Mannarino's sometime partner -- who isn't named in the program, unless she's Alice Downing, who's billed as "assistant to the choreographer" -- and Hullihan are, like Mannarino, supremely heroic. Their expressionless faces, athletic physiques, impeccable timing, and flawless execution give them an uber-woman quality. They might, at times, be angels. Hullihan, as Eve, is certainly calling the shots in her dealings with Adam.
Devotion is extreme. It's epic in scope, duration,
and the endurance required of performers and audience.
So what are we to make of the men and, particularly, of Michelson's decision to cast Tyson and Fletcher? They're actors, not dancers -- and it shows. Compared to the amazons among them, they're clearly lesser physical beings. They do provide some support for their partners -- this is especially true of Fletcher, as Hullihan exquisitely tosses herself at him over and over again. But when Fletcher takes off his shirt, what is Michelson's message: anti-physique, anti-beauty, anti-expectation, anti-dance?
Moreover, for what reason did she cast the anorexic, 14-year-old Griffiths as Mary? This child-woman is so painfully, excruciatingly thin, to call her limbs twig-like is generous. She moves unflinchingly, like an automaton, and with brittle ferocity, through her long solo of abruptly truncated choreography. As she falters when she should land or stand stock still, her panting becomes audible and her face reddens dangerously, and such questions arise as: What sort of self-punishment, flagellation, or mortification does she represent? And why this girl, with her obviously ascetic appearance? Is she a fetish of some sort? Shouldn't she be home with her parents, enjoying a nice dinner followed by a banana split and some television or texting with her friends, instead of exercising (or exorcising) herself to exhaustion -- or worse, undergoing this ritual for the benefit of an artist and her art?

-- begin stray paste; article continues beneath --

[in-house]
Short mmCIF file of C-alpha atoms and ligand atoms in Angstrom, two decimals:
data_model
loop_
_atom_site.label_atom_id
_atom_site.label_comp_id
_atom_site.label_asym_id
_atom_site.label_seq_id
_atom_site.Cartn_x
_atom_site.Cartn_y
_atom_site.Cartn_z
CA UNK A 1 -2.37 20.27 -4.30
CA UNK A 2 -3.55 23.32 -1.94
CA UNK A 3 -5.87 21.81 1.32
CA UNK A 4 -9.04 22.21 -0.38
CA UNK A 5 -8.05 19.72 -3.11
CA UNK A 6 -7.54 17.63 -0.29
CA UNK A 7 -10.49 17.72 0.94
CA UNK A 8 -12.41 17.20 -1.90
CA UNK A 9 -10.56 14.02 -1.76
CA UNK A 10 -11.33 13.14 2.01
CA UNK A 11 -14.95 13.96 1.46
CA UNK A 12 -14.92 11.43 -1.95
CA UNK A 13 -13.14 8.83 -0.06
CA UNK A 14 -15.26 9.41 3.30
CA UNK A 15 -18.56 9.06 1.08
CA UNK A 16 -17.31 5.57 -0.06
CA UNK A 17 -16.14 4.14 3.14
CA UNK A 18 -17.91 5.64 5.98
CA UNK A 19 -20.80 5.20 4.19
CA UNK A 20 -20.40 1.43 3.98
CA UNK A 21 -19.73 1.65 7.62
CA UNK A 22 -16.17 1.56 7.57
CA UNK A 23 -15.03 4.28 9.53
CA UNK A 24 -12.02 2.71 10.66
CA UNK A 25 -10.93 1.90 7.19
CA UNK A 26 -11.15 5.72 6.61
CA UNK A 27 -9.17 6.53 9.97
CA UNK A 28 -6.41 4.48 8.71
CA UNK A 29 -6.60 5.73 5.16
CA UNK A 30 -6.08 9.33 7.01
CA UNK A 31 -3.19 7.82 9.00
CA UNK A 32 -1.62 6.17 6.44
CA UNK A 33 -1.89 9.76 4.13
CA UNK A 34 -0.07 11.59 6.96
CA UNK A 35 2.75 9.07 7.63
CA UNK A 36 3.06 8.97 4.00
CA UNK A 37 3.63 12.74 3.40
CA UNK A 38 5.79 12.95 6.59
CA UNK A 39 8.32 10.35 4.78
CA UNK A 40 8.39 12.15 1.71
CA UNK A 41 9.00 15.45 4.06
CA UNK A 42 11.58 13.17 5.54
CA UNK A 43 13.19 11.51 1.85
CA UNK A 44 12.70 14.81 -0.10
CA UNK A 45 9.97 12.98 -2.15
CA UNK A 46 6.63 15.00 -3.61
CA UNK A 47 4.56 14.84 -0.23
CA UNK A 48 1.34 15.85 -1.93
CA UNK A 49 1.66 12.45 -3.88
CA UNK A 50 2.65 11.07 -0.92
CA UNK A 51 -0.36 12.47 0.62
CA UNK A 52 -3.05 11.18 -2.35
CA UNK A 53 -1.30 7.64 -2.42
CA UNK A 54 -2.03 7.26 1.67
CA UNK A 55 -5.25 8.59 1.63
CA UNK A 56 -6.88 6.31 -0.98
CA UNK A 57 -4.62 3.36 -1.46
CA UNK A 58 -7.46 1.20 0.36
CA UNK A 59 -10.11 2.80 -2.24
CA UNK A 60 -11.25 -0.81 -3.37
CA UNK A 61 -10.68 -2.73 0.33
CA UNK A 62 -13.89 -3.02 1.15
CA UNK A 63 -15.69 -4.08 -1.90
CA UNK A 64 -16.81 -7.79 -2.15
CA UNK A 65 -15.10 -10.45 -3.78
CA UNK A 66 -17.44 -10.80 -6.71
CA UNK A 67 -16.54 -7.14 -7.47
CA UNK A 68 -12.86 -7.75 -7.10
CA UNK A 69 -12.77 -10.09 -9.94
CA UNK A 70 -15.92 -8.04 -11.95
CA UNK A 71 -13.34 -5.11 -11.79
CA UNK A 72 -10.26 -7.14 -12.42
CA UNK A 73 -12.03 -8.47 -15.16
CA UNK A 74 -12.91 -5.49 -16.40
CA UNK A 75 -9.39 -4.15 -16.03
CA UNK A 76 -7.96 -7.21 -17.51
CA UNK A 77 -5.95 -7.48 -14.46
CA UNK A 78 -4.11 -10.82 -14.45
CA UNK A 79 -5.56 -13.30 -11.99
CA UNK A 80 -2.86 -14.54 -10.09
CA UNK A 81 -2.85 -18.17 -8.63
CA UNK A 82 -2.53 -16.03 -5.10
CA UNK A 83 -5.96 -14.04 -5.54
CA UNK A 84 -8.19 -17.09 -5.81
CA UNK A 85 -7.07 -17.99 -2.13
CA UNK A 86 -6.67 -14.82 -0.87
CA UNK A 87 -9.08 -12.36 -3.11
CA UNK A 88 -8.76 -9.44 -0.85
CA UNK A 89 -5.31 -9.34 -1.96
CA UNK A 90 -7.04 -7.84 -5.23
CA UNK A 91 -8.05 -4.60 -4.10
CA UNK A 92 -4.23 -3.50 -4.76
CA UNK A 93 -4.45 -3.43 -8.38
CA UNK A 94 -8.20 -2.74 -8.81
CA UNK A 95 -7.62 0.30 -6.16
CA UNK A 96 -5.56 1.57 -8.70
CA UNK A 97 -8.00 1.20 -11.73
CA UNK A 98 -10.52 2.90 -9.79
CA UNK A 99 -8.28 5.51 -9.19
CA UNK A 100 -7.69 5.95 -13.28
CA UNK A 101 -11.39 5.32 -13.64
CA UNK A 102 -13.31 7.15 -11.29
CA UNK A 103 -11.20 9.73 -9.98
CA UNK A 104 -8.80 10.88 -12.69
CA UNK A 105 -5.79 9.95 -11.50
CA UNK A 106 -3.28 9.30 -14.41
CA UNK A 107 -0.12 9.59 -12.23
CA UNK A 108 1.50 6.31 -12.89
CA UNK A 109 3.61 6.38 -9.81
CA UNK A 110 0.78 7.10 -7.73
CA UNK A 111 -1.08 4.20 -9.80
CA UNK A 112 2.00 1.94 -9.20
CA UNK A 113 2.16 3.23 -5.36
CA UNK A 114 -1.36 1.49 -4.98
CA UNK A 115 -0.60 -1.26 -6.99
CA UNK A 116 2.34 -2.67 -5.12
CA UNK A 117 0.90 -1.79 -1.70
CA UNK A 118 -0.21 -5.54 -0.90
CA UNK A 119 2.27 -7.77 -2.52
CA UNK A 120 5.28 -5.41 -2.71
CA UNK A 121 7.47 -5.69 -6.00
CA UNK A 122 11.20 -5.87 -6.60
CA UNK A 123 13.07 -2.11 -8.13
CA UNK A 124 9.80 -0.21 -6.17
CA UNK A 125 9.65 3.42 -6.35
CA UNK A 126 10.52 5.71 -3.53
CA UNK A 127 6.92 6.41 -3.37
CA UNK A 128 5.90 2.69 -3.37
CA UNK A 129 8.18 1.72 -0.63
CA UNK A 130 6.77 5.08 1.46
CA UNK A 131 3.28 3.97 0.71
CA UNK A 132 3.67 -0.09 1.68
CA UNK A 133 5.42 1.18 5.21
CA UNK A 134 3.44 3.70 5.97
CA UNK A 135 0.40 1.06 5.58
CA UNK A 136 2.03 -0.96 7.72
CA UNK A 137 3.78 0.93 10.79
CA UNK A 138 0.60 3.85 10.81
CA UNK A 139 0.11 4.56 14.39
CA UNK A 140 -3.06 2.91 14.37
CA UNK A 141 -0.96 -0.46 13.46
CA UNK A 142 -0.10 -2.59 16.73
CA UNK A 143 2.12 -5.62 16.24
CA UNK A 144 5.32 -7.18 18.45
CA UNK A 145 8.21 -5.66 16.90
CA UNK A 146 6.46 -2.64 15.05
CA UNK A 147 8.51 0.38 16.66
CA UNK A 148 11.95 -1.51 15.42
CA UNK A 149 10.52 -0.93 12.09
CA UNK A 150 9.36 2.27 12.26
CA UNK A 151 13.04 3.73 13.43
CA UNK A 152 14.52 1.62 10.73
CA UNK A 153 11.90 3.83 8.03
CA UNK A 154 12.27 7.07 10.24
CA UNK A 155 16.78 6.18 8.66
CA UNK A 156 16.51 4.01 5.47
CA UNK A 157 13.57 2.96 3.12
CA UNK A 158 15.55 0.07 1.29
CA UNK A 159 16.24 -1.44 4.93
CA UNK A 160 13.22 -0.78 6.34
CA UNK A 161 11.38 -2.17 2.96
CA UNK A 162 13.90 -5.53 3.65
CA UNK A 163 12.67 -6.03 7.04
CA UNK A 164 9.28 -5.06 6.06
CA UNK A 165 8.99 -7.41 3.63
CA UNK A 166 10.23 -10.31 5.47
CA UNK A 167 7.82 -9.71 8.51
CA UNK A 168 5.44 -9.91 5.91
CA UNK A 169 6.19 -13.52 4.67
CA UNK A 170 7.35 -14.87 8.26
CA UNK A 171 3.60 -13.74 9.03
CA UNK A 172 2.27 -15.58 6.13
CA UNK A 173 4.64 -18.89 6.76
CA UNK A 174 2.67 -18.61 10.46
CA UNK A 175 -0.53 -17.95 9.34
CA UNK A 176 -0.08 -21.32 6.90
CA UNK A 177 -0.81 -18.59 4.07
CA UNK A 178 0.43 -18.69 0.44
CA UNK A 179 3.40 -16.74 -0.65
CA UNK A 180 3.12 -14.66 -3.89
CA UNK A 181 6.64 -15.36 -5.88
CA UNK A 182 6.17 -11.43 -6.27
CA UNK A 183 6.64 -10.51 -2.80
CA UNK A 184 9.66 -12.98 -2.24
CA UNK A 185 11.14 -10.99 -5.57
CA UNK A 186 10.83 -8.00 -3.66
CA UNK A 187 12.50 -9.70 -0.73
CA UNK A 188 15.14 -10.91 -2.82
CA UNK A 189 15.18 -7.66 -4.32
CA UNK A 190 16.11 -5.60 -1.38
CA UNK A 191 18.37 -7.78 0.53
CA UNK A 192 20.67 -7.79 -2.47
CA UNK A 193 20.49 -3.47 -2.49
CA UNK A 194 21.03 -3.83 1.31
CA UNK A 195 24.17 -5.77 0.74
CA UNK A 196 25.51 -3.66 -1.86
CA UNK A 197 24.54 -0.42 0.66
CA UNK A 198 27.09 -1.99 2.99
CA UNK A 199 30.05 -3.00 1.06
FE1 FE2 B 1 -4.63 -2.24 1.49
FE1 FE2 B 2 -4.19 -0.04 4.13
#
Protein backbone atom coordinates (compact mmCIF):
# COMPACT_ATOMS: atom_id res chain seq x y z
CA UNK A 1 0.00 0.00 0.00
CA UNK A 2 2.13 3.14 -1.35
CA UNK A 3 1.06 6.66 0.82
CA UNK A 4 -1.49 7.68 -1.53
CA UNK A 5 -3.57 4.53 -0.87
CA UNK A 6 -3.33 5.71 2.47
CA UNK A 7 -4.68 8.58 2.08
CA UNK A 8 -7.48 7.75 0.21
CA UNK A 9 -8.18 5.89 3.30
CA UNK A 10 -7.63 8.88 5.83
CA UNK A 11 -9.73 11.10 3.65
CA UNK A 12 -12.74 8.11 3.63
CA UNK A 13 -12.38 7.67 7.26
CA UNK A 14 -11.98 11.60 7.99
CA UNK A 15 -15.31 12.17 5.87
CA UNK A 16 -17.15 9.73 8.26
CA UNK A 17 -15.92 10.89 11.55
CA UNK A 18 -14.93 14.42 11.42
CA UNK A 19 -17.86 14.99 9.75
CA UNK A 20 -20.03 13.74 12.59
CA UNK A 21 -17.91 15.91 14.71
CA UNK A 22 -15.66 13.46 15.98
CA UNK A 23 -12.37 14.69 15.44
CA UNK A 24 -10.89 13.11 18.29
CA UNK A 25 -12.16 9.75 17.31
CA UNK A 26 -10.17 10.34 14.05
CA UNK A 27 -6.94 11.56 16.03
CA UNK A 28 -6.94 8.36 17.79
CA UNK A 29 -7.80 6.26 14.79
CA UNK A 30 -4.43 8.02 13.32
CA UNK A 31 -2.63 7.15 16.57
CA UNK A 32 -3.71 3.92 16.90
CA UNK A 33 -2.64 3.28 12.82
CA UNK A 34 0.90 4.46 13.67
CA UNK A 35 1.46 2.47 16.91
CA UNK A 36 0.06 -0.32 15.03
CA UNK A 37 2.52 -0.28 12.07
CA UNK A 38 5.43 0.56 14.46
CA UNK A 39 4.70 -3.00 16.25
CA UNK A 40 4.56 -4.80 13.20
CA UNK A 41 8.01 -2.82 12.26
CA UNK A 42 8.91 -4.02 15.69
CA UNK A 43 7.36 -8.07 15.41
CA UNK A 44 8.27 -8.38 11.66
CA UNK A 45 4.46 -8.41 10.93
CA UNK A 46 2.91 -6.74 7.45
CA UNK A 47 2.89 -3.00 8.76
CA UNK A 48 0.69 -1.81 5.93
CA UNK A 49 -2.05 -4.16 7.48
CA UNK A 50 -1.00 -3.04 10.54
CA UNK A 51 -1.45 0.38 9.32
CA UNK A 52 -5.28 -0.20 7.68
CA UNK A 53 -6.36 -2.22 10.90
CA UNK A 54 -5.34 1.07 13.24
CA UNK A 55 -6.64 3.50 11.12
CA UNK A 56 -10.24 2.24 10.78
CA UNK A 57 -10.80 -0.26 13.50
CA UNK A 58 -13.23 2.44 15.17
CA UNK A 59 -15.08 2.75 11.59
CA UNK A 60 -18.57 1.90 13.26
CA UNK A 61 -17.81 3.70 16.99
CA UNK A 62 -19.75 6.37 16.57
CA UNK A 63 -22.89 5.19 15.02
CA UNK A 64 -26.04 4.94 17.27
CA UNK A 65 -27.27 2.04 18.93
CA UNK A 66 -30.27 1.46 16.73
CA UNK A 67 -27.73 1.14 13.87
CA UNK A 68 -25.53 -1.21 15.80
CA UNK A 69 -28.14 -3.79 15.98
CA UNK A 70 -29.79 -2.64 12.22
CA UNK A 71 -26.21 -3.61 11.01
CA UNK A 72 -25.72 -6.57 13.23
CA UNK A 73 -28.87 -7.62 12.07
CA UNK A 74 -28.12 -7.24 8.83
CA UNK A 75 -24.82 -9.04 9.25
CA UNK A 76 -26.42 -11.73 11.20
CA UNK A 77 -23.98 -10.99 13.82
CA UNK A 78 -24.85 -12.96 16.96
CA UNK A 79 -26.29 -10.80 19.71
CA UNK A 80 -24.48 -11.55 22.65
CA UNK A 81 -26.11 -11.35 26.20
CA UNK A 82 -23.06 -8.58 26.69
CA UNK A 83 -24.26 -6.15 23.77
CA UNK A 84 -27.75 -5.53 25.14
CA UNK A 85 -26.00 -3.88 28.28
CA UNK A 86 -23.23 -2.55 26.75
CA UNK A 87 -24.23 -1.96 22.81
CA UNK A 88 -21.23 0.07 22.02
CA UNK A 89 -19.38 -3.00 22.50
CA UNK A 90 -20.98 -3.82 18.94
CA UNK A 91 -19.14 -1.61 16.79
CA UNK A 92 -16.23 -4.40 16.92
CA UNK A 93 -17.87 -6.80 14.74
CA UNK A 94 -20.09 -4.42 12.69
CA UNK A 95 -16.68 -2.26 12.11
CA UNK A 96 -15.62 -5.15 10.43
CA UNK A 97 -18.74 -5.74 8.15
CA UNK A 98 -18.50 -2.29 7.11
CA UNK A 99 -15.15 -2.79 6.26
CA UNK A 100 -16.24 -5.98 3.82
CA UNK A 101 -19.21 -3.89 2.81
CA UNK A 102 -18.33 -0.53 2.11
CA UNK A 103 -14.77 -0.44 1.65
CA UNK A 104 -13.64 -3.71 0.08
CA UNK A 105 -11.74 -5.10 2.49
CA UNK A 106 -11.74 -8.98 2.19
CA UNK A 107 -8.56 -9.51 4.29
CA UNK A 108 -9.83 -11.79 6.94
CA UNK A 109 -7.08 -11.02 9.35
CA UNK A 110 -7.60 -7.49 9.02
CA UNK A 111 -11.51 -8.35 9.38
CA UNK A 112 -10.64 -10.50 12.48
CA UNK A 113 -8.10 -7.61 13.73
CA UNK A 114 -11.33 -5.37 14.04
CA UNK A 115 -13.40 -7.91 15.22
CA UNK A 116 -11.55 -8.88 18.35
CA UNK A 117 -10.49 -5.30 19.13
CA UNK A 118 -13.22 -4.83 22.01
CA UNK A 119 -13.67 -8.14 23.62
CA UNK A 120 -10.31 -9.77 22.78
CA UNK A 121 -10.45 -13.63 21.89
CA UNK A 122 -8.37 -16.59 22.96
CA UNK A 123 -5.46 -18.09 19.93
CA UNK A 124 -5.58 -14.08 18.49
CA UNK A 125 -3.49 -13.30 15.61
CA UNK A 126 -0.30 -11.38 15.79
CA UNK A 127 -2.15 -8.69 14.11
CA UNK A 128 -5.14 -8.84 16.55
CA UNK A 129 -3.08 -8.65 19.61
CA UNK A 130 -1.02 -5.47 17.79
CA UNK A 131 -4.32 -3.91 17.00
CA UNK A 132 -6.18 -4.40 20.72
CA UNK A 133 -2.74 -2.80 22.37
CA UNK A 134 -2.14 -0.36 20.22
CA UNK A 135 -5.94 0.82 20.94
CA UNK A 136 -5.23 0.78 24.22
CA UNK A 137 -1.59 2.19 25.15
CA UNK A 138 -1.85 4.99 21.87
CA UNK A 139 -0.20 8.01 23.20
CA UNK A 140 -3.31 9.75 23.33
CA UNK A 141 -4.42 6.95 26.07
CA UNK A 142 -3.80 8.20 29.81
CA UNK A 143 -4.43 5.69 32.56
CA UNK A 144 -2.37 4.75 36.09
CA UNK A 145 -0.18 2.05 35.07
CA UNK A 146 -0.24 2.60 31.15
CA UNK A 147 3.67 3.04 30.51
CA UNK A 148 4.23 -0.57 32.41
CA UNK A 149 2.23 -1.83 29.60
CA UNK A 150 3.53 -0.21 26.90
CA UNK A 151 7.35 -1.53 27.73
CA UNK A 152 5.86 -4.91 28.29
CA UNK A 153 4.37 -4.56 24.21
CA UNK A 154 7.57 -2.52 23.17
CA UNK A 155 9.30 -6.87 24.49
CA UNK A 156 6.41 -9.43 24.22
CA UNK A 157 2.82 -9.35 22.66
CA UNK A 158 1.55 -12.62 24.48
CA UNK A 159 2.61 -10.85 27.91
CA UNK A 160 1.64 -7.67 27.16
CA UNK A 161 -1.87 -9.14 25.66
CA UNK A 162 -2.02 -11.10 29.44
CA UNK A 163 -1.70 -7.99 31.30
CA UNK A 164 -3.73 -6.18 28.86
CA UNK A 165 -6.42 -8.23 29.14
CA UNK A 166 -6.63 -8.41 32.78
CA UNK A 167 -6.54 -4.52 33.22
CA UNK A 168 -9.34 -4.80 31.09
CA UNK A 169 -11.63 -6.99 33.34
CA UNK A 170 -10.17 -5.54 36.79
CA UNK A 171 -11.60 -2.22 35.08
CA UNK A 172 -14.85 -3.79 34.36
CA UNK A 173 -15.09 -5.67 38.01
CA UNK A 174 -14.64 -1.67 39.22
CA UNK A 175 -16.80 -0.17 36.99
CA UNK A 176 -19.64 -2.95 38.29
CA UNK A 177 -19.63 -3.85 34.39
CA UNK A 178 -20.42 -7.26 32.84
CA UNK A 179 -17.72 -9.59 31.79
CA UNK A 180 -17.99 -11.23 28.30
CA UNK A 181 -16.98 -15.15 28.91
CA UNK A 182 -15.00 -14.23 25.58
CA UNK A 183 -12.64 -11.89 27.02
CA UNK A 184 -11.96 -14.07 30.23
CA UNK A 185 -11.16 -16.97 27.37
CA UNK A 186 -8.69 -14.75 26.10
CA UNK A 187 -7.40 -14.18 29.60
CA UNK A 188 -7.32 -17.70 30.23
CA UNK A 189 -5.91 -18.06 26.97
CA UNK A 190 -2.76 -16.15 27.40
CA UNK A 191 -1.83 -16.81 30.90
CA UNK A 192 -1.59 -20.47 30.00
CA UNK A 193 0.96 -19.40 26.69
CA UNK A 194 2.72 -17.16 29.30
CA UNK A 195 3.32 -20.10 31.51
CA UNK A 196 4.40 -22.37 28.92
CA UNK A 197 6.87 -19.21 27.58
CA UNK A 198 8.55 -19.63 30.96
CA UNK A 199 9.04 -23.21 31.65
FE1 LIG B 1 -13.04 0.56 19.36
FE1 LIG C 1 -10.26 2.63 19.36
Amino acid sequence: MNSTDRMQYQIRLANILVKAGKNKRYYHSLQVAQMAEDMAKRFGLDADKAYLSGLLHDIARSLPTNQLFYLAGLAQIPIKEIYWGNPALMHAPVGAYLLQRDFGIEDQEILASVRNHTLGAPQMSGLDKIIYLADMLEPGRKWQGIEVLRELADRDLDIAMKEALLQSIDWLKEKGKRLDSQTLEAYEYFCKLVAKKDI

Meanwhile, Michelson presides over the proceedings from various portraits featuring her inscrutable expression -- painted by TM Davy in the vivid, rich style of the Old Masters -- hanging on one side of the stage; the other side is a black box with curtains.
Devotion is extreme. It embraces the everyday by costuming the performers in color-coordinated sportswear. It's imbued with the formalism of composition (choreographic and otherwise) and the ritual of performance (art and religion). It's referential both to dance history -- not only to Tharp, but to Lucinda Childs in the use of repetition, pattern -- and to Glass's music. It's epic in scope, duration, and the endurance required of performers and audience.
Devotion is a hymn, of sorts, on art, beauty and faith, by which one is left breathless and disturbed. "Undivided. Voluminous. Yours," intones Warner, reciting Maxwell's final words.